Recruiters spending too much time on tasks that can be automated: Report

Which part of the hiring process can be automated?

Recruiters spending too much time on tasks that can be automated: Report

At a time when employers can reach out to a job seeker halfway across the world, hiring decision-makers are still spending way too much time doing tasks that can be automated, according to a recent report.

Hiring decision-makers are spending more than six hours doing the following, according to Indeed’s report: 

  • candidate sourcing (50%)
  • internal processes and approval (49%)
  • onboarding (49%)
  • candidate assessment (48%)

Currently, the most challenging stages of the hiring process are: 

  • candidate sourcing (24%)
  • communication with candidates (23%)
  • background checks and references (22%)
  • resume screening (21%)
  • candidate assessment (20%)

“We're talking 21st century, we're talking 2024. It's still, in many cases, manual,” says Raj Mukherjee, executive vice president general manager for employers at Indeed, in talking with HRD.

On top of that, talent acquisition teams “are the first ones that have been affected by layoffs,” he says. 

“They were already stretched thin and they're stretched thin further. So oftentimes, they cannot do all this work in a meaningfully reasonable timeframe.”

That time spent is crucial, as 50% of job candidates have backed out of the job offer before their first day, according to a previous report.

Automating parts of the hiring process

Now, 90% of employers feel that they can benefit from integrating automation in the hiring process, finds Indeed’s survey of over 700 hiring decision makers, conducted Sept. 21 to Oct. 6, 2023.

Among employers who do not use automation, the hiring process stages employers feel would most benefit include:

  • resume screening (34%)
  • interview scheduling (31%)
  • candidate assessment (27%)
  • candidate sourcing (26%)
  • onboarding and integration (26%)

“Let's say you're trying to hire a nurse in the healthcare sector. [Do they] have the nursing license or not? That’s a question that can be asked as part of the hiring process that saves people time later on, to go through all the resumes and try to find if this person has a nursing license,” says Mukherjee.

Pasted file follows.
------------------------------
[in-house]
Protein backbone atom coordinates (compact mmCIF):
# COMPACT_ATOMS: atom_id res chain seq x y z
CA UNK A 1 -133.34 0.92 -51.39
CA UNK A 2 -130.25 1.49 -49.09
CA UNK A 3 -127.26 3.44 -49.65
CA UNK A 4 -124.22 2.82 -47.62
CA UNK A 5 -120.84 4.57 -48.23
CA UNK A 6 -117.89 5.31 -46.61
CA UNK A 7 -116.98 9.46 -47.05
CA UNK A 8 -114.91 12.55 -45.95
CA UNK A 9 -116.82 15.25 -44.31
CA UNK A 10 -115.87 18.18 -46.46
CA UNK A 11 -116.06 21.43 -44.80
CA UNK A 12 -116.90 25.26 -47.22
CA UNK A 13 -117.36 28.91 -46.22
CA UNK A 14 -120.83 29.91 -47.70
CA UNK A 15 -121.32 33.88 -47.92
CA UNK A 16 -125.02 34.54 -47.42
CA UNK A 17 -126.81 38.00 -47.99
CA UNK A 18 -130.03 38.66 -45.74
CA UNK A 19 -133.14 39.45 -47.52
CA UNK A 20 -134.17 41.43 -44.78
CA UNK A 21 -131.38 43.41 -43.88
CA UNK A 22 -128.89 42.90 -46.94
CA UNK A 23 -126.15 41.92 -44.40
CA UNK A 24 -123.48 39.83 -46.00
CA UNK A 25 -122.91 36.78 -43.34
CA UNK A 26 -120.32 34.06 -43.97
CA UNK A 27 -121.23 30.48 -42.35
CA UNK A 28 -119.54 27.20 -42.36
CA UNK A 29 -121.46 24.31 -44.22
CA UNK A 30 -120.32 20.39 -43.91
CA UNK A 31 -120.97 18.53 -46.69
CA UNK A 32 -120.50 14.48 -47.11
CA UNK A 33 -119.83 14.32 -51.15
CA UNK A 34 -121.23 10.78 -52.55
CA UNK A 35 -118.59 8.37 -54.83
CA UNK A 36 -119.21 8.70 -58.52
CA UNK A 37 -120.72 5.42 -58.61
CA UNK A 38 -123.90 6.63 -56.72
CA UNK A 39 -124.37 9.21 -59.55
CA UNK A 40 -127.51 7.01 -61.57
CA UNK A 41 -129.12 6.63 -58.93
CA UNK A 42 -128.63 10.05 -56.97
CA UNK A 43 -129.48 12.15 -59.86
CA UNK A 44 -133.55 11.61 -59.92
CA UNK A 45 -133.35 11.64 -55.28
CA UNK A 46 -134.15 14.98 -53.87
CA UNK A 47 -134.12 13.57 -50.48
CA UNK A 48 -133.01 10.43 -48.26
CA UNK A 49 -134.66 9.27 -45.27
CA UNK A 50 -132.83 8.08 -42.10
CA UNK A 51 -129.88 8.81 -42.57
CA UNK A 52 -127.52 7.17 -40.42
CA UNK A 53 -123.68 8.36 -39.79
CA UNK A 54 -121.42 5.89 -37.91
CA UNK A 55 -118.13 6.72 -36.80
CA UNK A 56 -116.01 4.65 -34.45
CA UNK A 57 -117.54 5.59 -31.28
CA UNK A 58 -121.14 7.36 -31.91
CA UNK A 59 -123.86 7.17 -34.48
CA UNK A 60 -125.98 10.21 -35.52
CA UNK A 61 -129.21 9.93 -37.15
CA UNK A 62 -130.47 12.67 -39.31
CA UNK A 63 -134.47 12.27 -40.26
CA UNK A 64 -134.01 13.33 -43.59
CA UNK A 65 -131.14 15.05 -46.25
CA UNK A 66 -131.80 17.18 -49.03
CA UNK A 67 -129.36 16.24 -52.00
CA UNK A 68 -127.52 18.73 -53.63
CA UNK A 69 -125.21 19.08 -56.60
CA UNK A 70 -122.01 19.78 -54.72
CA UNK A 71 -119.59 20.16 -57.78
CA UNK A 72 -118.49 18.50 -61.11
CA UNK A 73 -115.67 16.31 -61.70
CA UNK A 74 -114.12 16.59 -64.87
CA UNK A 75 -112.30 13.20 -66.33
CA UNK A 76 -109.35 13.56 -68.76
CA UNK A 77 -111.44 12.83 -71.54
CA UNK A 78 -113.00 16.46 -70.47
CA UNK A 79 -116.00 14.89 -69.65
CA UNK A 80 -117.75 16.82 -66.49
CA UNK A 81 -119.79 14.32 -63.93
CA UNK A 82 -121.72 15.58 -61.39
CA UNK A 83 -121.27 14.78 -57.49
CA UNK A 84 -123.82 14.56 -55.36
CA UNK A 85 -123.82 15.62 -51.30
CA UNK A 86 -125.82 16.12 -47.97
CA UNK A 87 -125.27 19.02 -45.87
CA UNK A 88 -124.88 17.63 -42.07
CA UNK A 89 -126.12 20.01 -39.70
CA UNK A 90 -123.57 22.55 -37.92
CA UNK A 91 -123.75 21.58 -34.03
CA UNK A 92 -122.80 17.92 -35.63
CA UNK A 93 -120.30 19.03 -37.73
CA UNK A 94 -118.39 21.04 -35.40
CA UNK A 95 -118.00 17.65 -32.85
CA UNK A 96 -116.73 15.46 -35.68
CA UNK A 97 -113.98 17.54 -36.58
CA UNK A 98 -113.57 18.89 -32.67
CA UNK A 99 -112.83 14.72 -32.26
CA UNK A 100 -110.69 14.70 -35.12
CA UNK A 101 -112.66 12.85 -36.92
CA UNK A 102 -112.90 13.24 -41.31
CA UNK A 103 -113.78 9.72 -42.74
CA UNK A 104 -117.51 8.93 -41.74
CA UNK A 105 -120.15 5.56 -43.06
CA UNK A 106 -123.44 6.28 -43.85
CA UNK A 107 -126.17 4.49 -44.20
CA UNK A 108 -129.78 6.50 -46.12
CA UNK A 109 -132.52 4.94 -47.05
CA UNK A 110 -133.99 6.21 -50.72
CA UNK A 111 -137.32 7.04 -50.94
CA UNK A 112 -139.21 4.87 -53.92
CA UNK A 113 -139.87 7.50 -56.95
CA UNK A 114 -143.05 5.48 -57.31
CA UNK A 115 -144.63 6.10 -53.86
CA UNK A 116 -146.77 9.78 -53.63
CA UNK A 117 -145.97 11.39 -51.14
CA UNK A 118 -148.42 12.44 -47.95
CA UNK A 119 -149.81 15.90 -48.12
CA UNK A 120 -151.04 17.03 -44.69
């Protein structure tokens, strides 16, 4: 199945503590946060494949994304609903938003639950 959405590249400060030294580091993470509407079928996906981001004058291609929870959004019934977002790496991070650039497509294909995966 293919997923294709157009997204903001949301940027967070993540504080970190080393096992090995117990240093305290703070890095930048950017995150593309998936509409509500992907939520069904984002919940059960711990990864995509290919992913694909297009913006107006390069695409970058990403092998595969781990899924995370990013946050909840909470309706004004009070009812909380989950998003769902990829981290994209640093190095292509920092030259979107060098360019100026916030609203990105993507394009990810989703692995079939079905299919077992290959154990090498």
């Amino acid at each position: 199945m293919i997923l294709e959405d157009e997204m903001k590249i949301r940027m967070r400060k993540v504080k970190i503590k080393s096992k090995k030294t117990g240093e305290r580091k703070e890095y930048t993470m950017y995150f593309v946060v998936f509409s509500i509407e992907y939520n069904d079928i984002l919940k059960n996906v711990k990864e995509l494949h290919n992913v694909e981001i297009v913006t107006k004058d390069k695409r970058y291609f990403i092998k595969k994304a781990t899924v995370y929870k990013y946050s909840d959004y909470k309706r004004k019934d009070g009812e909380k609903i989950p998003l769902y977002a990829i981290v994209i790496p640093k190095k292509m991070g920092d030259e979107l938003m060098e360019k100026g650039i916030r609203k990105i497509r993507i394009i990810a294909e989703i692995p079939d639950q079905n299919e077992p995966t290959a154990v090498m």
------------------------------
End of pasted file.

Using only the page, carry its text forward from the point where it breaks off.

“This very simple check… as part of the screening process… definitely saves them time. And if you do that at scale… Let's say you have 100 resumes; for each resume, you spend a minute trying to find out if [the candidate has] a nursing license or not. That's 100 minutes.”

The minutes that employers spend doing these simple things add up, and that means more time with that job opening still unfilled.

“Every day that you don't have the person on the seat is an opportunity lost for the company…. And I think that's why focusing on reducing time to hire is [important].”

Many companies have already been using robots to do manual tasks, according to a previous report.

But many employers are not comfortable letting generative artificial intelligence (AI) handle staffing decision-making, according to a previous report.

Automation and the human touch

With sites like Indeed, employers only need to input their criteria for a job post and be connected to viable candidates. Employers can also schedule interviews and send direct messages to candidates.

But not every part of the hiring process can be automated, especially the final interview, says Mukherjee.

“That final interview that happens, where there is a job seeker and employer who are looking at each other… There's a human connection happening there. And that really matters. I don't think that goes away.”

It’s important for companies to automate the simpler tasks in the hiring process so they can focus on the things that require a human touch, he says.

“We don't want to automate away every single aspect of hiring because hiring is ultimately a very human process. But we do want to take out the mundane tasks that keep on happening, that you really care about: looking at a resume and trying to find out if this person has a learning license, [for example]. There are better tools to do that.”

His advice to hiring decision makers: Use automation tools and redesign the whole hiring process.

“Take a step back and say, ‘These are the steps that are not really adding value. How do we automate them?’” 

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